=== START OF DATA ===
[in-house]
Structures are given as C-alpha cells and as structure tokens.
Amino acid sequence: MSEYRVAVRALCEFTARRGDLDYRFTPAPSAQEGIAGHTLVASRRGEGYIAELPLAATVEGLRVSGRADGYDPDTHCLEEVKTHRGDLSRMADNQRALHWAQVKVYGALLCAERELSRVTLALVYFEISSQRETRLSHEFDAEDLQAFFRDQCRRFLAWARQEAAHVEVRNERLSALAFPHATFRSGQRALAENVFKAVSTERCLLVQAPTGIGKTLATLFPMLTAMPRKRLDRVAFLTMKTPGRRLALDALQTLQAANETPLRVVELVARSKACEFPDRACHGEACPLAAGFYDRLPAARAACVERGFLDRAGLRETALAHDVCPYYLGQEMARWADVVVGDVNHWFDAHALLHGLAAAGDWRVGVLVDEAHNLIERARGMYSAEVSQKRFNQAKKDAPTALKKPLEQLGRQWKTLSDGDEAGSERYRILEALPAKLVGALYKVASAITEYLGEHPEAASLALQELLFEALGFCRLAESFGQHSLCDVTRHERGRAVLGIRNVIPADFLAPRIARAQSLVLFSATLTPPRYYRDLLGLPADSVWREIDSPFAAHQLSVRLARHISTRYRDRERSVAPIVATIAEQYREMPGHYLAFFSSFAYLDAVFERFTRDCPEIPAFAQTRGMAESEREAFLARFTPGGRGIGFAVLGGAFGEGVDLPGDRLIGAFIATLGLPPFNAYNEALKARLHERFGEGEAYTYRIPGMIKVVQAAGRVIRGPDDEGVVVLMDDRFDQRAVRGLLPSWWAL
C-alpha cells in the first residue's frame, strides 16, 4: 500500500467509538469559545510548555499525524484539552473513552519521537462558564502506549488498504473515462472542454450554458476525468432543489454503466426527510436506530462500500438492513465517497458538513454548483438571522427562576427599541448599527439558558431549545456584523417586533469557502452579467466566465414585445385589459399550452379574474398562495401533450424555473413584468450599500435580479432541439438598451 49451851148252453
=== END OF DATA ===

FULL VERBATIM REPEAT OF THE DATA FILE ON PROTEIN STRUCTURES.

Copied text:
[in-house]
Structures are given as C-alpha cells and as structure tokens.
Amino acid sequence: MSEYRVAVRALCEFTARRGDLDYRFTPAPSAQEGIAGHTLVASRRGEGYIAELPLAATVEGLRVSGRADGYDPDTHCLEEVKTHRGDLSRMADNQRALHWAQVKVYGALLCAERELSRVTLALVYFEISSQRETRLSHEFDAEDLQAFFRDQCRRFLAWARQEAAHVEVRNERLSALAFPHATFRSGQRALAENVFKAVSTERCLLVQAPTGIGKTLATLFPMLTAMPRKRLDRVAFLTMKTPGRRLALDALQTLQAANETPLRVVELVARSKACEFPDRACHGEACPLAAGFYDRLPAARAACVERGFLDRAGLRETALAHDVCPYYLGQEMARWADVVVGDVNHWFDAHALLHGLAAAGDWRVGVLVDEAHNLIERARGMYSAEVSQKRFNQAKKDAPTALKKPLEQLGRQWKTLSDGDEAGSERYRILEALPAKLVGALYKVASAITEYLGEHPEAASLALQELLFEALGFCRLAESFGQHSLCDVTRHERGRAVLGIRNVIPADFLAPRIARAQSLVLFSATLTPPRYYRDLLGLPADSVWREIDSPFAAHQLSVRLARHISTRYRDRERSVAPIVATIAEQYREMPGHYLAFFSSFAYLDAVFERFTRDCPEIPAFAQTRGMAESEREAFLARFTPGGRGIGFAVLGGAFGEGVDLPGDRLIGAFIATLGLPPFNAYNEALKARLHERFGEGEAYTYRIPGMIKVVQAAGRVIRGPDDEGVVVLMDDRFDQRAVRGLLPSWWAL
C-alpha cells in the first residue's frame, strides 16, 4: 500500500467509538469559545510548555499525524484539552473513552519521537462558564502506549488498504473515462472542454450554458476525468432543489454503466426527510436506530462500500438492513465517497458538513454548483438571522427562576427599541448599527439558558431549545456584523417586533469557502452579467466566465414585445385589459399550452379574474398562495401533450424555473413584468450599500435580479432541439438598451 49451851148252453